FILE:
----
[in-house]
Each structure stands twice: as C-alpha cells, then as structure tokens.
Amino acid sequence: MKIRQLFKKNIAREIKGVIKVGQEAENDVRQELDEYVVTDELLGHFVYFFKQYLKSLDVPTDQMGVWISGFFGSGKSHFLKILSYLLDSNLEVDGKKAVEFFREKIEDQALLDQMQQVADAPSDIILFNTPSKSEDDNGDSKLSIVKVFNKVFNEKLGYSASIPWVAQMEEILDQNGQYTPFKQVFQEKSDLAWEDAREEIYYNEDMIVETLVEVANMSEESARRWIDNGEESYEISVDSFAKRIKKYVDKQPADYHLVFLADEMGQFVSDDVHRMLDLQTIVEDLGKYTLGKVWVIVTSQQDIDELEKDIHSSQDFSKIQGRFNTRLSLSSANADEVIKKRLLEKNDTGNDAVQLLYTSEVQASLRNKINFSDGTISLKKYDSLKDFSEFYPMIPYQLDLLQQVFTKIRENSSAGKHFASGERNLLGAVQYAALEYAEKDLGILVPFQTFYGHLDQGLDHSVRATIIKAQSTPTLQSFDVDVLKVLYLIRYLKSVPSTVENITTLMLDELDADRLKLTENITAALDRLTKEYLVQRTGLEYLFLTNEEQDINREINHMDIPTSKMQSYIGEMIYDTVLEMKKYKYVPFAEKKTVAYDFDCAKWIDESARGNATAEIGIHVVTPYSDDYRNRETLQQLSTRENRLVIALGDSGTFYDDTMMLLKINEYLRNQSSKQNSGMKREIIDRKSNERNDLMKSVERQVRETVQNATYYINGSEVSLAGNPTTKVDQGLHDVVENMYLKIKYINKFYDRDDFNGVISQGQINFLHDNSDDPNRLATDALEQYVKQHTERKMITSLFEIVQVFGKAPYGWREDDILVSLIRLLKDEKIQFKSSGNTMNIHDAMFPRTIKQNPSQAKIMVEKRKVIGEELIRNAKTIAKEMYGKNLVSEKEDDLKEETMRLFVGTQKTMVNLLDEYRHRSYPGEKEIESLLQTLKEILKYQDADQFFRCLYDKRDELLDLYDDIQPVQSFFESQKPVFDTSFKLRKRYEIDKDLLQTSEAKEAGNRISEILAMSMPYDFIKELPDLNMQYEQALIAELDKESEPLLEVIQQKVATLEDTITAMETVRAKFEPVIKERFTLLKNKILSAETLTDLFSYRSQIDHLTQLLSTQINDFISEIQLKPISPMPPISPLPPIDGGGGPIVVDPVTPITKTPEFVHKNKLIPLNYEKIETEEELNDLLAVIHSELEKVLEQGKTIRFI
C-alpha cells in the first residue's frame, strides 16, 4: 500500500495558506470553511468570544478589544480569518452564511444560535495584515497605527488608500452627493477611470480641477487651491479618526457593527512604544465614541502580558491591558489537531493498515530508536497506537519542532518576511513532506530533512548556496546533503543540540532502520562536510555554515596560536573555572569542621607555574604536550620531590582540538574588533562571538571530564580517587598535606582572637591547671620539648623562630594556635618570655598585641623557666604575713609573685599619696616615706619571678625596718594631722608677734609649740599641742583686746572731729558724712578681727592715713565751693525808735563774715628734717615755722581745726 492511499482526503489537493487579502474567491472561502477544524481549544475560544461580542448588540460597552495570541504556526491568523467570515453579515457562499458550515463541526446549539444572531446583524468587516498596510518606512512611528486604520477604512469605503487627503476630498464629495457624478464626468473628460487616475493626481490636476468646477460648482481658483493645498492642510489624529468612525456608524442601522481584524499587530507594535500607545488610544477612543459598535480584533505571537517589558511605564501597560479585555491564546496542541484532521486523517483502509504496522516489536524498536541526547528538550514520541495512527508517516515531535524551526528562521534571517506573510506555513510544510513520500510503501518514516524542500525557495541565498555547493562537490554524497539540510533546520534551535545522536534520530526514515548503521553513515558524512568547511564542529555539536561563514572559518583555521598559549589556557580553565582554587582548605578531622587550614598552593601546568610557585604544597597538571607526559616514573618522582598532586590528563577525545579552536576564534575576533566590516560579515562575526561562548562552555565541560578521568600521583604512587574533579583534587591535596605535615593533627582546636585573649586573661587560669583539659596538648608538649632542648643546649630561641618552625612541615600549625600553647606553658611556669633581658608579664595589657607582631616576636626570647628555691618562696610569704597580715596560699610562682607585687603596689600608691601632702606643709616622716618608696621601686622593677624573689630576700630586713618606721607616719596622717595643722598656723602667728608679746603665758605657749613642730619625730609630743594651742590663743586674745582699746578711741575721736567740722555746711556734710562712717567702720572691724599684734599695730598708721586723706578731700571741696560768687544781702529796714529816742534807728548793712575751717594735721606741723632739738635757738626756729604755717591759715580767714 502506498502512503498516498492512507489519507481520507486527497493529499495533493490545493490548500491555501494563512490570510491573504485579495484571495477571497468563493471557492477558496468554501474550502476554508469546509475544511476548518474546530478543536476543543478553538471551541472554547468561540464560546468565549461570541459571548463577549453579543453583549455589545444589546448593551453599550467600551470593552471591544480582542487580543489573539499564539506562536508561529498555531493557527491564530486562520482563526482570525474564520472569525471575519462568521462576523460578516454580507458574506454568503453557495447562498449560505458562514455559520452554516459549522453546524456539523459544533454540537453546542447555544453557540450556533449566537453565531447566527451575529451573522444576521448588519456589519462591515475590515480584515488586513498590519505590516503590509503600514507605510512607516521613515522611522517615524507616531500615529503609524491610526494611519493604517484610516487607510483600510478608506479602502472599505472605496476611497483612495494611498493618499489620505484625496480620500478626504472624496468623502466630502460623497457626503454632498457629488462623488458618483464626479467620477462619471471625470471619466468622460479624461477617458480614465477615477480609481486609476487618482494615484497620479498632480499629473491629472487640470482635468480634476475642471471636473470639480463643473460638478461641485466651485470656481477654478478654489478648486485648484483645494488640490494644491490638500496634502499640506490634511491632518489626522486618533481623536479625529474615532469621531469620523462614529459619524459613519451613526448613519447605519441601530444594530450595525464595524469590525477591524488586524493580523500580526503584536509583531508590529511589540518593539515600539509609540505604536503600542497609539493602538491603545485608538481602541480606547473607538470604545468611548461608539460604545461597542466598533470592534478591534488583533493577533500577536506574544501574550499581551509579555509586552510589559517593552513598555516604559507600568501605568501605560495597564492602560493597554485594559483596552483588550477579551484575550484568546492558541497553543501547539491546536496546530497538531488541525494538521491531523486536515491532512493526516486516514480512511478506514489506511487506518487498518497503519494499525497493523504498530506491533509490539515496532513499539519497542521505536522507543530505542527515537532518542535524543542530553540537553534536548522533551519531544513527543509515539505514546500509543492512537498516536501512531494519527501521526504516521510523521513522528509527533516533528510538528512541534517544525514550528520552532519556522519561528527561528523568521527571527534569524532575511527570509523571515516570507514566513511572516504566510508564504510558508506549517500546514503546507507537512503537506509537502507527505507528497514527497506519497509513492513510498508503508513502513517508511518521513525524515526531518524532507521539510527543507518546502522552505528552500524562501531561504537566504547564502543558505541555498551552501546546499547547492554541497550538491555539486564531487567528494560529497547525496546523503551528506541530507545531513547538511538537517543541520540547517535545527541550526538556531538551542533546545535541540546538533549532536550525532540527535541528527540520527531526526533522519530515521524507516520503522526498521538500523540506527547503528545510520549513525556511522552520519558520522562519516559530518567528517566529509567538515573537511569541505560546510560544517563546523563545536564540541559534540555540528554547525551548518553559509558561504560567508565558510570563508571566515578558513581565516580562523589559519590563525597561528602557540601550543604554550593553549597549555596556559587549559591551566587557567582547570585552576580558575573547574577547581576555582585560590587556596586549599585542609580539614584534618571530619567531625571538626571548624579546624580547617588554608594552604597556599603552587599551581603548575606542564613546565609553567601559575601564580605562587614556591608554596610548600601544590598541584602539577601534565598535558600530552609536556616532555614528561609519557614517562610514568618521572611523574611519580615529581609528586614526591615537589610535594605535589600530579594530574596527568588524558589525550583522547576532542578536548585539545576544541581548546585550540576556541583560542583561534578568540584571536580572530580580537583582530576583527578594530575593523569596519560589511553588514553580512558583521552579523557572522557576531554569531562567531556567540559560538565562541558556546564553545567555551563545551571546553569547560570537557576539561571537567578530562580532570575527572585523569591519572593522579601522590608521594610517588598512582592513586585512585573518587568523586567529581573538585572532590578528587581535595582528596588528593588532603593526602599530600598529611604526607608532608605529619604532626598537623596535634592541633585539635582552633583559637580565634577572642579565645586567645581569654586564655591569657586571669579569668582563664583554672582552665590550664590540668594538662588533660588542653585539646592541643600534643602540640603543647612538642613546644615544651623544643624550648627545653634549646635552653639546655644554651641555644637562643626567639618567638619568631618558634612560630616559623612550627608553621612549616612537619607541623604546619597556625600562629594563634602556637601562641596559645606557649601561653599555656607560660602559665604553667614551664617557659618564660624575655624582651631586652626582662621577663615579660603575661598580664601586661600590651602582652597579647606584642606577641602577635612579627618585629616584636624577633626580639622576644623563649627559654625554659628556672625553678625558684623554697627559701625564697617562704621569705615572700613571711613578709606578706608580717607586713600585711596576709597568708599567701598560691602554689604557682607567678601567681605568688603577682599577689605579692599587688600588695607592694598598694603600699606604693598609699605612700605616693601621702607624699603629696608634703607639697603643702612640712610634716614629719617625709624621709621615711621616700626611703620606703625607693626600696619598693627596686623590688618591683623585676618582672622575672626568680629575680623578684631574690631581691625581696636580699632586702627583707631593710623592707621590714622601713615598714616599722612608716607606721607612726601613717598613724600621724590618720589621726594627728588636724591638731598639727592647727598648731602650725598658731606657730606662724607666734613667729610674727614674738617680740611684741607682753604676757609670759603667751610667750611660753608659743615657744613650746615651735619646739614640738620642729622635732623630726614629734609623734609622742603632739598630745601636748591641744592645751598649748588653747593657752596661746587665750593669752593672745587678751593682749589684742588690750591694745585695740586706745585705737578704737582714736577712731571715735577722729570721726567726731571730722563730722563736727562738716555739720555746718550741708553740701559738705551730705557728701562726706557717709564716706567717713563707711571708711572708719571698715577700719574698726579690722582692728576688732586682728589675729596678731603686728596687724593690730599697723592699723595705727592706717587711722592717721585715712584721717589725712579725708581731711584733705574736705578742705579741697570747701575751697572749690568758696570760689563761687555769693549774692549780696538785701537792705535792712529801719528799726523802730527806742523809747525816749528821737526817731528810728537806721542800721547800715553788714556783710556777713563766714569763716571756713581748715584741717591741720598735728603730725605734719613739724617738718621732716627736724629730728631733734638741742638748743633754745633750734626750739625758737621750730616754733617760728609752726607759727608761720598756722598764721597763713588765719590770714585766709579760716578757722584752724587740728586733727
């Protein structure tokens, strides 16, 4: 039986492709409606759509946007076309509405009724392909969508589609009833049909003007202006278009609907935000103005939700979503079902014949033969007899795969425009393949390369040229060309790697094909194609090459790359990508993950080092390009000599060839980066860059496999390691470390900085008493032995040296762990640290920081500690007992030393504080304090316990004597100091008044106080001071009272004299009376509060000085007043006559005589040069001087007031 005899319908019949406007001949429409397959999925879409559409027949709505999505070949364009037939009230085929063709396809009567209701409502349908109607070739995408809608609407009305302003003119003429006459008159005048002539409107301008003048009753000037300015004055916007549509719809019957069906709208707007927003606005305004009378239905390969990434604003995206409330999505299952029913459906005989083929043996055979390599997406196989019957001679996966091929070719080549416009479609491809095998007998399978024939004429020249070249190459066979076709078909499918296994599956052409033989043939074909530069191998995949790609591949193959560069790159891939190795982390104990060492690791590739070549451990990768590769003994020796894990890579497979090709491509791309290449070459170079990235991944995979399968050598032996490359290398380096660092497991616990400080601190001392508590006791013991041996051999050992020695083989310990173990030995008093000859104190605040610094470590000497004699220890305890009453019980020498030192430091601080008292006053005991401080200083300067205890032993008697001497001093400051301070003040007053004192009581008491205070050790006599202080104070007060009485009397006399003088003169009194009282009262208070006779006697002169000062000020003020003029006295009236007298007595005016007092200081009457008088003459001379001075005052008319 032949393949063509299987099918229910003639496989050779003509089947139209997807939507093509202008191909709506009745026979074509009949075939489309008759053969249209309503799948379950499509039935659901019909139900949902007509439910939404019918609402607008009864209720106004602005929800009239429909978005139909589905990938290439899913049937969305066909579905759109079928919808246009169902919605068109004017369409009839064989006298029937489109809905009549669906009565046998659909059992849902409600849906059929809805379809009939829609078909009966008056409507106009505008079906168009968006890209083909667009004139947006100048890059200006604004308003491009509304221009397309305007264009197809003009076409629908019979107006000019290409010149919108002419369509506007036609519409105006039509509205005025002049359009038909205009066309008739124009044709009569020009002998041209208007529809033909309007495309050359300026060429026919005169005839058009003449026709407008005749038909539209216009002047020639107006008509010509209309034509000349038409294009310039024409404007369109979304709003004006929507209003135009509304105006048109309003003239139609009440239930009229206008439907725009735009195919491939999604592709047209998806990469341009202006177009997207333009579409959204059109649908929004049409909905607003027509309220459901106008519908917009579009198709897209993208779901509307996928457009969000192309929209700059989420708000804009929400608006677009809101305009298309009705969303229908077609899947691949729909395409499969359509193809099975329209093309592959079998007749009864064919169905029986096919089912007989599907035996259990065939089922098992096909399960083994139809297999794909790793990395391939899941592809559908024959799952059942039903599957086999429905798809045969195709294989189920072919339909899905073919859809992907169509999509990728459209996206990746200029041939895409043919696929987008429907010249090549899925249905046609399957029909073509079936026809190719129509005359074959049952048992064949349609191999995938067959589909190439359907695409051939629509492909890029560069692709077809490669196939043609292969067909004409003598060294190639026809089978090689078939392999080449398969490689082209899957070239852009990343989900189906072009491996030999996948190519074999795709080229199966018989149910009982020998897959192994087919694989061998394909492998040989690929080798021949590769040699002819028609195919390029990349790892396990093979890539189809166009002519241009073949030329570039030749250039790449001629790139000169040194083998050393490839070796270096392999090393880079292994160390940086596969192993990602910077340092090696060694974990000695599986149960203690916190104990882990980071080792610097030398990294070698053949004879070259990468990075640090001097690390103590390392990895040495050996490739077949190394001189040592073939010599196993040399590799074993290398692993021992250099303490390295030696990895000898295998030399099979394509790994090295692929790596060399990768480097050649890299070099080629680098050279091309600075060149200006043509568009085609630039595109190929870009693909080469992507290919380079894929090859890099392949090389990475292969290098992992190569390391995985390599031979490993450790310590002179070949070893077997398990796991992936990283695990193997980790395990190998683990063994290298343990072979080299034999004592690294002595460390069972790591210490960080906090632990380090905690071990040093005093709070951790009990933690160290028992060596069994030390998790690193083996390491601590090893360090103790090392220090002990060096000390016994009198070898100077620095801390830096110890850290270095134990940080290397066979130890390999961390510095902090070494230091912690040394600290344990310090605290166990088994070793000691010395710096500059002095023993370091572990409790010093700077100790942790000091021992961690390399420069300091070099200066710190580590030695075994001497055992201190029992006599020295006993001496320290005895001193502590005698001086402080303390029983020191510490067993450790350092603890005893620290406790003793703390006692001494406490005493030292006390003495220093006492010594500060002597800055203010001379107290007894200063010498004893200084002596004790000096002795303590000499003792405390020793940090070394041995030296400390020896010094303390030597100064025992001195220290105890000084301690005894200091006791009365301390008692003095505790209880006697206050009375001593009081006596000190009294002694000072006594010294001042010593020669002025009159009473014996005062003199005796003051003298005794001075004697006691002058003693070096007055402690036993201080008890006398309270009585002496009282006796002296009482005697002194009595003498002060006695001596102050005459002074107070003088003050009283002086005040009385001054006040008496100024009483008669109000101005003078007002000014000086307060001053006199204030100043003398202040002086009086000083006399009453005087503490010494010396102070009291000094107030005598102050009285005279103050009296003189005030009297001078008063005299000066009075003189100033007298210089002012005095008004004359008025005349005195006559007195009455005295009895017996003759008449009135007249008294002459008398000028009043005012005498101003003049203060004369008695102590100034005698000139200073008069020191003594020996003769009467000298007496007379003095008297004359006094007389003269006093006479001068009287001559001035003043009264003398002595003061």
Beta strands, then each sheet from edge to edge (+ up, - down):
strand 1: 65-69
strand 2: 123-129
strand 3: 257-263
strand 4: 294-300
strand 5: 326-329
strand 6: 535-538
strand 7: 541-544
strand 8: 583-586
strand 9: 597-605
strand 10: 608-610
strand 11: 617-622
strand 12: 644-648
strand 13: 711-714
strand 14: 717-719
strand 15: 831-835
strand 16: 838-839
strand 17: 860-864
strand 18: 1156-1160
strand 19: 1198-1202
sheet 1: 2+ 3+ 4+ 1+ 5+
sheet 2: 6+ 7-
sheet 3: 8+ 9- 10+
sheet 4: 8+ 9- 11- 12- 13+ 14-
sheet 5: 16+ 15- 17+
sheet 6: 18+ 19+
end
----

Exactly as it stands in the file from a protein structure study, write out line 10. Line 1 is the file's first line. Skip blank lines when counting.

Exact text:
strand 4: 294-300